Education:
Securing Australia's Future in Asia

 

Peter Kell

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The production of an edition which features articles on education's role reaffirming the relationships between Australia and Asia comes at a crucial point in time. The familiar themes that have recently identified the Asia region as "Tiger" economies has now been replaced by metaphors of economic catastrophe and system "meltdown". Dramatic images of plummeting currency values and corporate closure in Thailand, Malaysia, Japan and Indonesia have supplanted the confident and prosperous images of growth and stability that Australians have now grown accustomed to seeing and hearing.

At the same time in Australia there is a continued questioning of Australia's role in Asia which has been backgrounded with re-emerging racism as part of the public culture since the election of the Howard government. Australia's image in Asia has been damaged by the failure of leadership on both sides of the political divide to confront the re-emergence of irrational racism that nurtures support for Pauline Hanson, Graeme Campbell, Bruce Ruxton, a host of talkback radio hosts and other ultra conservative right wing groups in rural Australia. Australia's performance in regional diplomacy has declined with increasing instances of embarrassing diplomatic blunders like that experienced at the Pacific forum in Cairns where trivial comments on Pacific leaders personal qualities were the subject of leaks to the media. These blunders, as well as Australia's position on such issues as Greenhouse gas emissions, reveal a failure to accept that Australia has a responsible role as part of the Asia and Pacific region.

The former Australian ambassador to China, Dr Stephen Fitzgerald sees this as an inability to develop an Asian "mindset". He suggests that there is a reluctance to accept a role alongside the colonial "whiteman" heritage that focuses Australia's sense of belonging to Europe and America . Fitzgerald suggests that Australians, and more particularly the leadership elites in government and business, need to reconceptualise Asia as being connected to Australia rather than a separated otherness that reflects an "orientalist" view of Asia. This means relating more closely to developments in Singapore, Djakarta and Kuala Lumpur rather than concentrating on reviving nostalgic longings for the protective umbrella of London and Washington.

The challenge for Australia is now to turn the platitudes of belonging to Asia into meaningful action. Australia's multiculturalism with its linguistic and cultural assets are an advantage in providing the platform to establish the links with Asia. Already the benefits of multiculturalism are evident in securing closer business ties. One of the most recent successes has been the relocation of the Asian offices of American Express Banking to Sydney on the basis that this is where more Asian languages are spoken than any other city in Asia.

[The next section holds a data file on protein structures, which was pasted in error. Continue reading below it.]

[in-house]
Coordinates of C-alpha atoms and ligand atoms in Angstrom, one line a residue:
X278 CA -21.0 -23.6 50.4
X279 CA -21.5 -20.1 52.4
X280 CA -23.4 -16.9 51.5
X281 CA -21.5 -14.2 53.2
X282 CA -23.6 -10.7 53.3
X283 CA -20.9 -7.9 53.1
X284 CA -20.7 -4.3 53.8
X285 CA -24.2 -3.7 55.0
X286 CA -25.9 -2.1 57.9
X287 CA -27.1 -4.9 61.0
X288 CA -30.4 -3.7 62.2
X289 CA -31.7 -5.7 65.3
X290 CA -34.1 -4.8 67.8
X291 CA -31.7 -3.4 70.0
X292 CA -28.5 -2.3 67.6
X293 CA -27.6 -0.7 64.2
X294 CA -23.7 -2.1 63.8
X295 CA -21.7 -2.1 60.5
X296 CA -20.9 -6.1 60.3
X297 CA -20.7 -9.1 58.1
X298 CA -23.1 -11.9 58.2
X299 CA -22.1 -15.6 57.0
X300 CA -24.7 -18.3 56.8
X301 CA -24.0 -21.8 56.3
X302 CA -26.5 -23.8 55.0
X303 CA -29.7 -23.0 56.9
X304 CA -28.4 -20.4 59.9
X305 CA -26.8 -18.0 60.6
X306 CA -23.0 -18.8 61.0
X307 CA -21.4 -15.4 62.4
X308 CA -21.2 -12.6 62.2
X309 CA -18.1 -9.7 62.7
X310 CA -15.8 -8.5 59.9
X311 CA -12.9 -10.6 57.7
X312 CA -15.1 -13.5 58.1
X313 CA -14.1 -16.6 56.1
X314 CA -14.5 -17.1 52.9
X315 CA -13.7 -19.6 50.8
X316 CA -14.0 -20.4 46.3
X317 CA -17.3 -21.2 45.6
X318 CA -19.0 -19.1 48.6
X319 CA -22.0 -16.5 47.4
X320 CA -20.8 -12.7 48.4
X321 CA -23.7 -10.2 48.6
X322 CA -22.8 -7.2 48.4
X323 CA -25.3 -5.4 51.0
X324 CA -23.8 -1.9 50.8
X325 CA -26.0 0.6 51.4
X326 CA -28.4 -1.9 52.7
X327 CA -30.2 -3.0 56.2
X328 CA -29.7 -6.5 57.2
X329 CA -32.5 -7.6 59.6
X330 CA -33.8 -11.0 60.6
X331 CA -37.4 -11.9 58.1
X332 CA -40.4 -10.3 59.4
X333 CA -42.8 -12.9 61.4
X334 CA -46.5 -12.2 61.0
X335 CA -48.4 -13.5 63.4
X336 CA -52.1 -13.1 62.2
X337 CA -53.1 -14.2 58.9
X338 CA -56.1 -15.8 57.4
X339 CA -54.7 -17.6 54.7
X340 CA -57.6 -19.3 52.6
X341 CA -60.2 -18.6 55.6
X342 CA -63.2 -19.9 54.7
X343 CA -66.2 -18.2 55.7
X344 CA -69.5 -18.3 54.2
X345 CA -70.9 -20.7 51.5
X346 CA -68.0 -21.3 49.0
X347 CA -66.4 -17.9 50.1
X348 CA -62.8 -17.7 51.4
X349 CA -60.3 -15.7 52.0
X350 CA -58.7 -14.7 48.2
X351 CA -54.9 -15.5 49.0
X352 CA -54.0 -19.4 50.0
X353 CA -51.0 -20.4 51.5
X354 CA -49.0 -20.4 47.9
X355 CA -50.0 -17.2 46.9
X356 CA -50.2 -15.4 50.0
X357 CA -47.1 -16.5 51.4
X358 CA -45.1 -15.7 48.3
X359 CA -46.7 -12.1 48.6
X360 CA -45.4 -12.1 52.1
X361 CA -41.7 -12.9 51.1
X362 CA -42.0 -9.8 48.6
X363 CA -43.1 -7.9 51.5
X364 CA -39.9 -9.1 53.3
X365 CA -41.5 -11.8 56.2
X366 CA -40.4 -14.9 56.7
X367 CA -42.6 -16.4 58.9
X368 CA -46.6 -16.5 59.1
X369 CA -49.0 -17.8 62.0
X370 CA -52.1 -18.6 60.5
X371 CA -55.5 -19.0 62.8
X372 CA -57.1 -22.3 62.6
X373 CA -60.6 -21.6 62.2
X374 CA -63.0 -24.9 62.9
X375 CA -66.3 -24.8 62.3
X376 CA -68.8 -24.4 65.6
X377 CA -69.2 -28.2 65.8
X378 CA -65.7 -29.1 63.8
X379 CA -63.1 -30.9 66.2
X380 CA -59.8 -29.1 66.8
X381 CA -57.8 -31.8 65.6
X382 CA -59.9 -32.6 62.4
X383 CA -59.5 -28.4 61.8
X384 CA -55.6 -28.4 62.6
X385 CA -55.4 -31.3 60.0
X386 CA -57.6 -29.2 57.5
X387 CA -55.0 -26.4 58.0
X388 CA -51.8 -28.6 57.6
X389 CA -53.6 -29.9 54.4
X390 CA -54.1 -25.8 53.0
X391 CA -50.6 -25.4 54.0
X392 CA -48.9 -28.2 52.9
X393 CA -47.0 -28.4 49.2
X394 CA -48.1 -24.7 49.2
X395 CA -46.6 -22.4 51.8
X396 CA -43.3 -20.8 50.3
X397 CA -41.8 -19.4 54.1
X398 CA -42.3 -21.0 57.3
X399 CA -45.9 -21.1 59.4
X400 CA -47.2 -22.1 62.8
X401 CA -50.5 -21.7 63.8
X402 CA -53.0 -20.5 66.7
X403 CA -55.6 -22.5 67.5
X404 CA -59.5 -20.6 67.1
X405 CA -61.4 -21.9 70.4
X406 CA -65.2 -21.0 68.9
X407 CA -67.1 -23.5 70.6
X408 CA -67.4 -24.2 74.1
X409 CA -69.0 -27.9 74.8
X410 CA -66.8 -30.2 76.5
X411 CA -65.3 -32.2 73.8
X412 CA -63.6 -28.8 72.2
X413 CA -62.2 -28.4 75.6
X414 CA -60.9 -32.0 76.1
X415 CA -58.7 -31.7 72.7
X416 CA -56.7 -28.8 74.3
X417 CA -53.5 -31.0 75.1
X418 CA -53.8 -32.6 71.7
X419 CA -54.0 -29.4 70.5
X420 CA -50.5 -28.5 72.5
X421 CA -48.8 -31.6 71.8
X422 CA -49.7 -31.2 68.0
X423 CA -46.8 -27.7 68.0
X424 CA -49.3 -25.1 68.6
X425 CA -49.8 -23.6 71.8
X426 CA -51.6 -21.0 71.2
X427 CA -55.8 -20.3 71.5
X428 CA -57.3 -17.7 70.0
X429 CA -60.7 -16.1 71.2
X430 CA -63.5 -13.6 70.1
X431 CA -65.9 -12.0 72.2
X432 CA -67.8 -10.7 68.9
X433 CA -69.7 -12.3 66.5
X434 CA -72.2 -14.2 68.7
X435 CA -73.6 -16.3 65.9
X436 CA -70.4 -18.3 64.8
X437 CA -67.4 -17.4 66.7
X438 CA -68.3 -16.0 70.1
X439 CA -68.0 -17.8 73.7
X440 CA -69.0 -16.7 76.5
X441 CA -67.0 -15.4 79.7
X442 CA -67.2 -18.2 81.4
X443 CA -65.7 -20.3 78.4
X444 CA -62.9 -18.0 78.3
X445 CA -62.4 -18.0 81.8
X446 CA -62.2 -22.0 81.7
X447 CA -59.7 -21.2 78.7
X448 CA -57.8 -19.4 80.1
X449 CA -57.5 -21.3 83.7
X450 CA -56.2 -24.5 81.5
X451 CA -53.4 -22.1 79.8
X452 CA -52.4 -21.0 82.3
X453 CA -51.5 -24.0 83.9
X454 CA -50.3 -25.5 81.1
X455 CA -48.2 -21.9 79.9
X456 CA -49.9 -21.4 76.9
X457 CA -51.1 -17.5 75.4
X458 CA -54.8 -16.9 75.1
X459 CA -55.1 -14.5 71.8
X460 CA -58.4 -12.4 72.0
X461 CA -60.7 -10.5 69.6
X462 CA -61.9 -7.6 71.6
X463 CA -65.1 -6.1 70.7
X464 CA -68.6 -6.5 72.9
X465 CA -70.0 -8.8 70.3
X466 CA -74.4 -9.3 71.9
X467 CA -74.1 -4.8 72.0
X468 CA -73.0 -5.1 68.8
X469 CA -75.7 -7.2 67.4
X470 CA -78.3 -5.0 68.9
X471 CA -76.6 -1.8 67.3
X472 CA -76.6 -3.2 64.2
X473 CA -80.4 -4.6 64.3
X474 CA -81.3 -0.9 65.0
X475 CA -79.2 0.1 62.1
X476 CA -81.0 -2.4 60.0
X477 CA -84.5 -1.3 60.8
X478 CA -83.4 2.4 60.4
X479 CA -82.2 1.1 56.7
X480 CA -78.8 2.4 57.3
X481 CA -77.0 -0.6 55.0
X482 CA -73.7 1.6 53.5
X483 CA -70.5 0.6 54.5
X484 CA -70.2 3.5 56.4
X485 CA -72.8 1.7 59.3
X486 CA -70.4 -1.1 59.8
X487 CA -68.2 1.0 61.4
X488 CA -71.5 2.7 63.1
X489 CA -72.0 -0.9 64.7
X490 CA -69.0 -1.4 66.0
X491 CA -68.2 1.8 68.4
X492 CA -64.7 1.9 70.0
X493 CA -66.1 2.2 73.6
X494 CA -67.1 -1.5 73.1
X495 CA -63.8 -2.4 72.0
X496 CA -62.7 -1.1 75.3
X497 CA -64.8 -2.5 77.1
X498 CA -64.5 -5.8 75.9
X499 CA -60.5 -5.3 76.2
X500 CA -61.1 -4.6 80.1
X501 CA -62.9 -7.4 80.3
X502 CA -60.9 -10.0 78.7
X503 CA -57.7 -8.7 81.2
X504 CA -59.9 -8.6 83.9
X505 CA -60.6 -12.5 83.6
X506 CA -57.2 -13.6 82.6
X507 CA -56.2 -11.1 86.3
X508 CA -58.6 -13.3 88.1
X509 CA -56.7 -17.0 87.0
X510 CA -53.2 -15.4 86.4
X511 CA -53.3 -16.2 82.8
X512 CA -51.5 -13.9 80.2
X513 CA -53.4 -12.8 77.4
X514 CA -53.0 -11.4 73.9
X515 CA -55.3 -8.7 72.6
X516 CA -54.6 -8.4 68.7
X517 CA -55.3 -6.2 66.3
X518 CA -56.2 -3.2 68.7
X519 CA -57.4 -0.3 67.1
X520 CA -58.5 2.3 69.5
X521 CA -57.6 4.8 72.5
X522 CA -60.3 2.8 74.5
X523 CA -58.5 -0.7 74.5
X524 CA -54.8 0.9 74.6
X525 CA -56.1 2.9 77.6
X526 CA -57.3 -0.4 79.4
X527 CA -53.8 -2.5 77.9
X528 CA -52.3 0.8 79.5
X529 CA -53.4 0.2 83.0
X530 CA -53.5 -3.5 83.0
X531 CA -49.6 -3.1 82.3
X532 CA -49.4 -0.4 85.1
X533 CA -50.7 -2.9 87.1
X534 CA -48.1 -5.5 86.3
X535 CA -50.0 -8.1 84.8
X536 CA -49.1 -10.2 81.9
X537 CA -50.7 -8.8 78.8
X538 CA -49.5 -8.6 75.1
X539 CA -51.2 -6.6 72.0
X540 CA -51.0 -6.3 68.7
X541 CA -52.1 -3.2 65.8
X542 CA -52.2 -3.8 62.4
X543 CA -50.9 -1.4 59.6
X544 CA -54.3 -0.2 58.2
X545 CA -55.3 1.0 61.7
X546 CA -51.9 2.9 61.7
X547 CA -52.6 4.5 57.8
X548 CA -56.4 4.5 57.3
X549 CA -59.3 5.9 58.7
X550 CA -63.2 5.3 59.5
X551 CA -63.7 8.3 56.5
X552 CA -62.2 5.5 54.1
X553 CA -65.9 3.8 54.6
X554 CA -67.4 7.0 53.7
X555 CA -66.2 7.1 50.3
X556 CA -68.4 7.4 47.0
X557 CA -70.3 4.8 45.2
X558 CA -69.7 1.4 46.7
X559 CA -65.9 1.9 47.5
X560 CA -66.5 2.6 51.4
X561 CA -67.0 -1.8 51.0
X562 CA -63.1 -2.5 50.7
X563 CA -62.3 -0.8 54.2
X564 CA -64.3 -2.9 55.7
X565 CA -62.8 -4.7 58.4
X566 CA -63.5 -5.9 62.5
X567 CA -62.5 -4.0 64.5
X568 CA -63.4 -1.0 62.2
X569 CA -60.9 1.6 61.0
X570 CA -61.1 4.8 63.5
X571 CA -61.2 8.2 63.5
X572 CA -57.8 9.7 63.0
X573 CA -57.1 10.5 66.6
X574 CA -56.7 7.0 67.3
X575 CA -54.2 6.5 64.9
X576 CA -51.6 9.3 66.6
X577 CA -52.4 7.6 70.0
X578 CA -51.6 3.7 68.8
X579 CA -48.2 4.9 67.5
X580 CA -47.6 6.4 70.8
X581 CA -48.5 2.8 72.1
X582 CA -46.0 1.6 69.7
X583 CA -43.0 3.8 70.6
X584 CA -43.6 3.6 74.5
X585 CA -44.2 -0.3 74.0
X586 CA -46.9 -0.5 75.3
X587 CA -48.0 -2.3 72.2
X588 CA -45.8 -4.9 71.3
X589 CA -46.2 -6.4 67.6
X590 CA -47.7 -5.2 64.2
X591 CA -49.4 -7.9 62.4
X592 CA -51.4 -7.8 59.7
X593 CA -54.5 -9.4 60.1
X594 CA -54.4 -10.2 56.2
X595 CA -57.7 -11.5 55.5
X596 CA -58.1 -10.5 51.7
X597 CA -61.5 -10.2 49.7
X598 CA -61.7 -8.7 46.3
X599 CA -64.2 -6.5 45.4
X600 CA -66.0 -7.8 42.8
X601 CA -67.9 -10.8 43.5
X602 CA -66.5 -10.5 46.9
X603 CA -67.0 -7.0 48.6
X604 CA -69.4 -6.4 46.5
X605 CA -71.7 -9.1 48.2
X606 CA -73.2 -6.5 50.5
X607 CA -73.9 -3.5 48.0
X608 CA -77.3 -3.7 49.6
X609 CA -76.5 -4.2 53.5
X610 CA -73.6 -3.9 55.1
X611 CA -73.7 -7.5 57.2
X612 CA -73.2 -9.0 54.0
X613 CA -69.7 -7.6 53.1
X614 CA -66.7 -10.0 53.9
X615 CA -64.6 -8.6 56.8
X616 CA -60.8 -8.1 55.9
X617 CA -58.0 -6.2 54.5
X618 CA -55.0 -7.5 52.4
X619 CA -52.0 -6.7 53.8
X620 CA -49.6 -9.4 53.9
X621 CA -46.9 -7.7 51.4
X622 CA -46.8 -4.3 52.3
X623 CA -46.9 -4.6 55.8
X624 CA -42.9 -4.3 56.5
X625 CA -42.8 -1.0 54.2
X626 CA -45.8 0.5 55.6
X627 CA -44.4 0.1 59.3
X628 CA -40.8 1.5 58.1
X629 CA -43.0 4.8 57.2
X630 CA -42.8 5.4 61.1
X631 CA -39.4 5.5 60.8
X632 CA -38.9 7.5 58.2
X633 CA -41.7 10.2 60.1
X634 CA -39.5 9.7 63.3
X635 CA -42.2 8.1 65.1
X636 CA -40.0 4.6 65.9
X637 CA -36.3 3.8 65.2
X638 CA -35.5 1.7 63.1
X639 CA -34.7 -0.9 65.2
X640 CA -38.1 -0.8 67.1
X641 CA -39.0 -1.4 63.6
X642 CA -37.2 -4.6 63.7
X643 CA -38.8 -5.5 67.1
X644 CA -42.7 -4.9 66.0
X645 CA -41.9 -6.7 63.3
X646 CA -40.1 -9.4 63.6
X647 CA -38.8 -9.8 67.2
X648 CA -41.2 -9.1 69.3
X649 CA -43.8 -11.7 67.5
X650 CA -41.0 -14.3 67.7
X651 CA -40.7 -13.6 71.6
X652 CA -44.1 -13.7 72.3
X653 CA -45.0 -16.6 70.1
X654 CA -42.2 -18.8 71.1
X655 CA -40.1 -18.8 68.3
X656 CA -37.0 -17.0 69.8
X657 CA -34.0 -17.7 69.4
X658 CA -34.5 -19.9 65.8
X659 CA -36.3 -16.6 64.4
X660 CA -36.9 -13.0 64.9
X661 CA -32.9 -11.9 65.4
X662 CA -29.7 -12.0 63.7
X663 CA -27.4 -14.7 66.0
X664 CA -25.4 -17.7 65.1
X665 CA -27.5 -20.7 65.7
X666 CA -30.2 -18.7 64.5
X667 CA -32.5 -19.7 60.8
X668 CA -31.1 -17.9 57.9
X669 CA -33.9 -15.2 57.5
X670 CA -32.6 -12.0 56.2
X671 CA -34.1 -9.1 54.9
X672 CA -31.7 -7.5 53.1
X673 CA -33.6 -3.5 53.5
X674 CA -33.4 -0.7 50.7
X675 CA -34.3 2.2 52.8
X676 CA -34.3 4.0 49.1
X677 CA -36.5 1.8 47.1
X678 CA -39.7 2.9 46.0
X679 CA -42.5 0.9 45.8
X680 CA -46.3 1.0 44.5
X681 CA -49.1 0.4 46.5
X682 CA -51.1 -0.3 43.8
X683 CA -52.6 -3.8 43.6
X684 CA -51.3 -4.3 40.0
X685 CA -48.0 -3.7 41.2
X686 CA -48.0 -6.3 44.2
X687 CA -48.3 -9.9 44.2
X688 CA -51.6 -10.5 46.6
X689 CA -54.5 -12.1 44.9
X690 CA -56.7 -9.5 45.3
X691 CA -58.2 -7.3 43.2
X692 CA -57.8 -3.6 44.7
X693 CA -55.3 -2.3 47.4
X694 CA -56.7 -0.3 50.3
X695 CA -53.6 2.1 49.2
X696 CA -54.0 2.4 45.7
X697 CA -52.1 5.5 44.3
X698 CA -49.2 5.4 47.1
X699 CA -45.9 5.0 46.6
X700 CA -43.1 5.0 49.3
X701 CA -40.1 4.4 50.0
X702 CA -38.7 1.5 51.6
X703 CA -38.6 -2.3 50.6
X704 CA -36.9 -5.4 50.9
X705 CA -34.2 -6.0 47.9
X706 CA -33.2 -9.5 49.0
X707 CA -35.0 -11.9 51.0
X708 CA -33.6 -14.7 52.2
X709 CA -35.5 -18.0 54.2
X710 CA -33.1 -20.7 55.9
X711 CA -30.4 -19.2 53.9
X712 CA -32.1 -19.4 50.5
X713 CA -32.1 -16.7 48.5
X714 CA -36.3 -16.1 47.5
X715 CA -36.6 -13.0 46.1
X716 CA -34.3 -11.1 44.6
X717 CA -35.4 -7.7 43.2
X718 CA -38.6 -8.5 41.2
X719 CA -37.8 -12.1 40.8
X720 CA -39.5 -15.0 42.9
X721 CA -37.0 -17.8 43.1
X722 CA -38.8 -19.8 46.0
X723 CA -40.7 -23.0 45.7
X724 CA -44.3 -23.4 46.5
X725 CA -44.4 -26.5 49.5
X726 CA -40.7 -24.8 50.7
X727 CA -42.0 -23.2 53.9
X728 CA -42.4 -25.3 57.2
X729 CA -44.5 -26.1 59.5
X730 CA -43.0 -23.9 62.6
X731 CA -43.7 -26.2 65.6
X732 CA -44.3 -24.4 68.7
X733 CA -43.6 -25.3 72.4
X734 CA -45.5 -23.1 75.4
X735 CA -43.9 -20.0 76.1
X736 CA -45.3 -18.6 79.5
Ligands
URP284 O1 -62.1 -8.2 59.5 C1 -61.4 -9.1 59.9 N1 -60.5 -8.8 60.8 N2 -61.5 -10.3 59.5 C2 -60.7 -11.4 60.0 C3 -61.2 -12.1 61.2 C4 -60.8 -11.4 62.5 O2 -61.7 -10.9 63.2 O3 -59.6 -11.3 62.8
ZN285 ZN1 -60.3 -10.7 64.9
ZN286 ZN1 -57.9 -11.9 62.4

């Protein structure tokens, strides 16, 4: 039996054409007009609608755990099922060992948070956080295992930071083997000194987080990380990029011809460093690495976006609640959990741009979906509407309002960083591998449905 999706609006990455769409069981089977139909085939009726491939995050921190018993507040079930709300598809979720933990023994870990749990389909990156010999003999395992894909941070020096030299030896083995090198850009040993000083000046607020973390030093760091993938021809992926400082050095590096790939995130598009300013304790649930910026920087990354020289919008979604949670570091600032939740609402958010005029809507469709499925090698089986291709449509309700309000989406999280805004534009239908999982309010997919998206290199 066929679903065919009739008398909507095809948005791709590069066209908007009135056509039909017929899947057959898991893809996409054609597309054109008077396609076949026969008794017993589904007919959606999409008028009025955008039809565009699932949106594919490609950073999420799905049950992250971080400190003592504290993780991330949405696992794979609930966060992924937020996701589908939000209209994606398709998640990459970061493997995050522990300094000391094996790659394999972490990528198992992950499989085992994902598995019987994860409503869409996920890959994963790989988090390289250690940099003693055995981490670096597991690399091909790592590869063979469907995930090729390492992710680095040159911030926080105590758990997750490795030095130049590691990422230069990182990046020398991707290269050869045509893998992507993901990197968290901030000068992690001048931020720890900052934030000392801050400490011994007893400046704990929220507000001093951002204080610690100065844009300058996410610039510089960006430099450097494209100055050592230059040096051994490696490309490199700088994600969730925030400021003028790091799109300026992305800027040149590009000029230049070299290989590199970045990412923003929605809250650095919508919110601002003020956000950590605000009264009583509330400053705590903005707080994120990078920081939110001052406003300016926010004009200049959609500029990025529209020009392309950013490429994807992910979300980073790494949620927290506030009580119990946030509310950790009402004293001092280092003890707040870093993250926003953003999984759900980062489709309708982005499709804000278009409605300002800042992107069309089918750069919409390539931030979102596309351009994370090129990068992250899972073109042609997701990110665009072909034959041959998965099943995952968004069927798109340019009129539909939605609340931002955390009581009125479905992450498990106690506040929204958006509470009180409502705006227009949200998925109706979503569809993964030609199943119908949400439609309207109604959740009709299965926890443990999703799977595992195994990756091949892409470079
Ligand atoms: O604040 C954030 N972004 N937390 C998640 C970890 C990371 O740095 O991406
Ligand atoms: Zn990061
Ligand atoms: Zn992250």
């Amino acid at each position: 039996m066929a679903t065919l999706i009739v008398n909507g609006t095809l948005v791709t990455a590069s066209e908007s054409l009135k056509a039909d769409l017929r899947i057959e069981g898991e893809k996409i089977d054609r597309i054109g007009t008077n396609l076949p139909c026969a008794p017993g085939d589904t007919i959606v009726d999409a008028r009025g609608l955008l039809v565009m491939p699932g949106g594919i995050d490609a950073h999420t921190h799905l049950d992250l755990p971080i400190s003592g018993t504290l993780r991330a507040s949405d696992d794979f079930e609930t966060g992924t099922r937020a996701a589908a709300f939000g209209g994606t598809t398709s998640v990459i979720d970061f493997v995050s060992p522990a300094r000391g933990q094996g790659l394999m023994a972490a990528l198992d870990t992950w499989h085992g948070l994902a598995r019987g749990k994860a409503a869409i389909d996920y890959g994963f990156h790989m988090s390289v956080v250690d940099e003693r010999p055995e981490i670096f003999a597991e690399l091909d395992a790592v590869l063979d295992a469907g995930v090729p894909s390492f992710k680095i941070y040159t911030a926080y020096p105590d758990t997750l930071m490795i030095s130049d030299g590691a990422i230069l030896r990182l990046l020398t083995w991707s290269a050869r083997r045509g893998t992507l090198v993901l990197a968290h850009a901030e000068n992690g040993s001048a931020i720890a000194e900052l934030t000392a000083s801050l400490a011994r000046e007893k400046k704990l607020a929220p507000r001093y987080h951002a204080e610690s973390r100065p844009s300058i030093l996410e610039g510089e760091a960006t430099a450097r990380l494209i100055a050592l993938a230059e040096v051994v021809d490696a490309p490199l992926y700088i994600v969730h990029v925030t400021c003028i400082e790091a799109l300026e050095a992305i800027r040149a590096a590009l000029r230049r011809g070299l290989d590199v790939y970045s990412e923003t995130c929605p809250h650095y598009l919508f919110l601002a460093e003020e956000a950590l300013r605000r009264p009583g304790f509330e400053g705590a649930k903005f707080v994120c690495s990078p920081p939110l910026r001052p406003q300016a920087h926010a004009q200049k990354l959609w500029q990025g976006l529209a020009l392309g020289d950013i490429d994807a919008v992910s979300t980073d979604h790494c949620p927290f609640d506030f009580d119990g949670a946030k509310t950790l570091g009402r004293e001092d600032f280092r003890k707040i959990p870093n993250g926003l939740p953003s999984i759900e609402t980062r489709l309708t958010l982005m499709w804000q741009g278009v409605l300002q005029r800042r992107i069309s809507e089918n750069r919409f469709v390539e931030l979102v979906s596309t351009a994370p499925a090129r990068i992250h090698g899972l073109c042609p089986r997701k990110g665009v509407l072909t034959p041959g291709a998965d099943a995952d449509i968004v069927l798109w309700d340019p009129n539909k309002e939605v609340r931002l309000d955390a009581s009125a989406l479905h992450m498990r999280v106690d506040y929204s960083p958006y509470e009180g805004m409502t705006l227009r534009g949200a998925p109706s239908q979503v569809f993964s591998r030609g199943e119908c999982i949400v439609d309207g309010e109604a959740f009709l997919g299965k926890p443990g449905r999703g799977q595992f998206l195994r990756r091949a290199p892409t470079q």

Schools, Colleges and universities now need to address the issue of "renovating the Australian mind" to recognise and acknowledge our position as part of Asia. The current depth of the economic decline in Asia is exposing the paucity of many of these relationships as Australian universities fail to extend credit lines for hard pressed Asian students and programs in the same way that American universities have done to secure these long term strategic alliances.

There is clearly the need for a broader view of internationalising education that provides both a connectedness with the region and establishes long term partnerships. It means that narrow orientalist views of Asia focussing on the exotic and "shonky" educational marketing extravaganzas to Asia need to be replaced by more mature and equitable educational practices.

This issue is designed to stimulate thought and discussion to encounter this challenge of changing the Australian mindset and analyse the role of education in that process. The contributions from Australia and Asia critically address the issues confronting educators and provides some theoretical frameworks for action; structural alliances for administrators; models for teaching practice; graphic illustrations of events and classroom examples to signpost directions for the future.

Troughs in the business cycle in Asia and the periodic re-emergence of racism in Australia are temporary challenges in an inevitable quest for Australia to seize the opportunities that a closer involvement with Asia offers. Education has an important role in ensuring that Australia's future is linked to the region in a manner which secures, prosperity, security, tolerance and democratic institutions in partnerships characterised by equity and reciprocity.

Peter Kell is Head of the Department of Industry, Professional and Adult Education at the Royal Melbourne Institute of Technology.

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